The mind-boggling scale of Disney World

The mind-boggling scale of Disney World

Andrew Walters for Vox

The happiest place on earth, explained by the numbers.

There’s no place on earth like Disney World. To call it merely “big” is like saying Warren Buffett is “financially comfortable” — such an understatement that it’s almost inaccurate. It’s far and away the largest and most visited theme park on the planet, welcoming tens of millions of visitors every year.

Walt Disney’s original vision wasn’t to turn Florida swampland into an amusement park so much as to create a shining model of future cities. While that plan was never fulfilled, its influence is evident in the sheer scale. Disney World currently lists more than 280 attractions and more than 380 restaurants, bars, lounges, food trucks, and stands. It has four golf courses and a 9,500-seat baseball stadium. It even has its own movie theater.

Here’s how big Disney World really is.

This empire has welcomed masses of Disney-goers since opening day on October 1, 1971, when the park saw just 10,000 or so visitors. In 2022 — half a century later — over 47 million people made the pilgrimage despite rising admission, lodging, and dining prices. The most fervent fans visit Orlando practically every chance they get, even running marathons and throwing weddings (sometimes several weddings) there. The introduction of “Disney adult” into the internet lexicon has made clear that Disney World isn’t just a vacation but a lifestyle.

Disney World has only gotten more expensive over the years, and it may be especially out of reach now, with so many Americans tightening their wallets amid high inflation. Rather than forgoing a Disney visit altogether, families are booking shorter trips. Sue Pisaturo, founder of the Disney vacation planning firm Small World Vacations, says that her agents are booking more five-night trips, instead of seven-night ones, with families spending an average of $4,000, not including airfare. Midrange and value resorts at Disney are seeing more interest than a luxury, high-end one like the Grand Floridian.

“In order to even go to Disney World, you almost have to be at a certain level of income,” Wolfe says. If Disney continues to increase prices at a higher rate than inflation, “you’re going to continue to see people priced out.”

These hefty price hikes have worked for the company’s bottom line — after a few shaky years, it’s now making more money from its theme parks than it did before 2020.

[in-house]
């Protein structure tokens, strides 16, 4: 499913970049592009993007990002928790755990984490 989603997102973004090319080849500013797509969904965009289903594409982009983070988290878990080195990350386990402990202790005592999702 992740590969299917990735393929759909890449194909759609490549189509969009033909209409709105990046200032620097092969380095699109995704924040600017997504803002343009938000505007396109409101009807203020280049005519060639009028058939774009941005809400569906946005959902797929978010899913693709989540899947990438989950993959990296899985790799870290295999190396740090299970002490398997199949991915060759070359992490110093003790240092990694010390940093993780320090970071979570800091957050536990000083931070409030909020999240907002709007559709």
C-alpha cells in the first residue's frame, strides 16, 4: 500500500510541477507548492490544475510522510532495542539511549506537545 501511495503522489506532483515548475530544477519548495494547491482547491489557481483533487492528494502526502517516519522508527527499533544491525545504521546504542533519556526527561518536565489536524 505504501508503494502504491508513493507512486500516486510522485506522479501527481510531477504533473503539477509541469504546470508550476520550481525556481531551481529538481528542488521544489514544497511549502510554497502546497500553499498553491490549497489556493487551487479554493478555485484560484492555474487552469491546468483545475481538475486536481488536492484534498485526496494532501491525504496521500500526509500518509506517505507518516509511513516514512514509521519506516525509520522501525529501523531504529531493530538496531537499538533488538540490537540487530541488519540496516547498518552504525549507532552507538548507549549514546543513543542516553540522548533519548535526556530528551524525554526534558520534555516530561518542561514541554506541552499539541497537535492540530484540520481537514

Disney travel planners and experts tell Vox that the price of food in particular has swelled. “Food gets a price hike about twice a year, with the big price hike coming in October,” says A.J. Wolfe, founder of the Disney Food Blog. During the pandemic, Disney World’s popular dining plan was put on pause, and the company only recently announced that the money-saving option would return in January 2024.

It’s not an exaggeration to say that Disney World created Central Florida’s booming hospitality industry. Today, Orlando — also home to Universal Studios and SeaWorld — is one of the hottest tourist destinations in the US. But the industry’s profits haven’t translated to prosperity, or even economic security, for many of the area’s workers and residents.

Tales of Disney World employees experiencing homelessness are disturbingly common, especially as the Orlando region’s housing prices keep rising. Jessica, a former performer at Disney World who asked that we use only her first name to protect her privacy, says that housing insecurity was common among her colleagues — and it was something she experienced, too.

“There was a significant amount of time where I was employed working full-time hours and I was actually homeless, living in my car in the Magic Kingdom parking lot,” she tells Vox. She worked multiple jobs during this period to try to stay afloat, and claimed that, at the time she worked there in the 2010s, Universal and SeaWorld paid more.

The story of Disney World is in many ways the story of Florida. The theme park is built to be a seemingly boundless Garden of Eden — the happiest place on earth, nestled within the Sunshine State — but the reality is a lot stormier.

Sources: Reedy Creek Improvement District, the Bureau of Labor Statistics, Walt Disney World Resort, Walt Disney Company annual reports, AECOM, Disney Food Blog,,, Retro WDW, Small World Vacations, Services Trade Council Union, MIT Living Wage Calculator, National Low Income Housing Coalition

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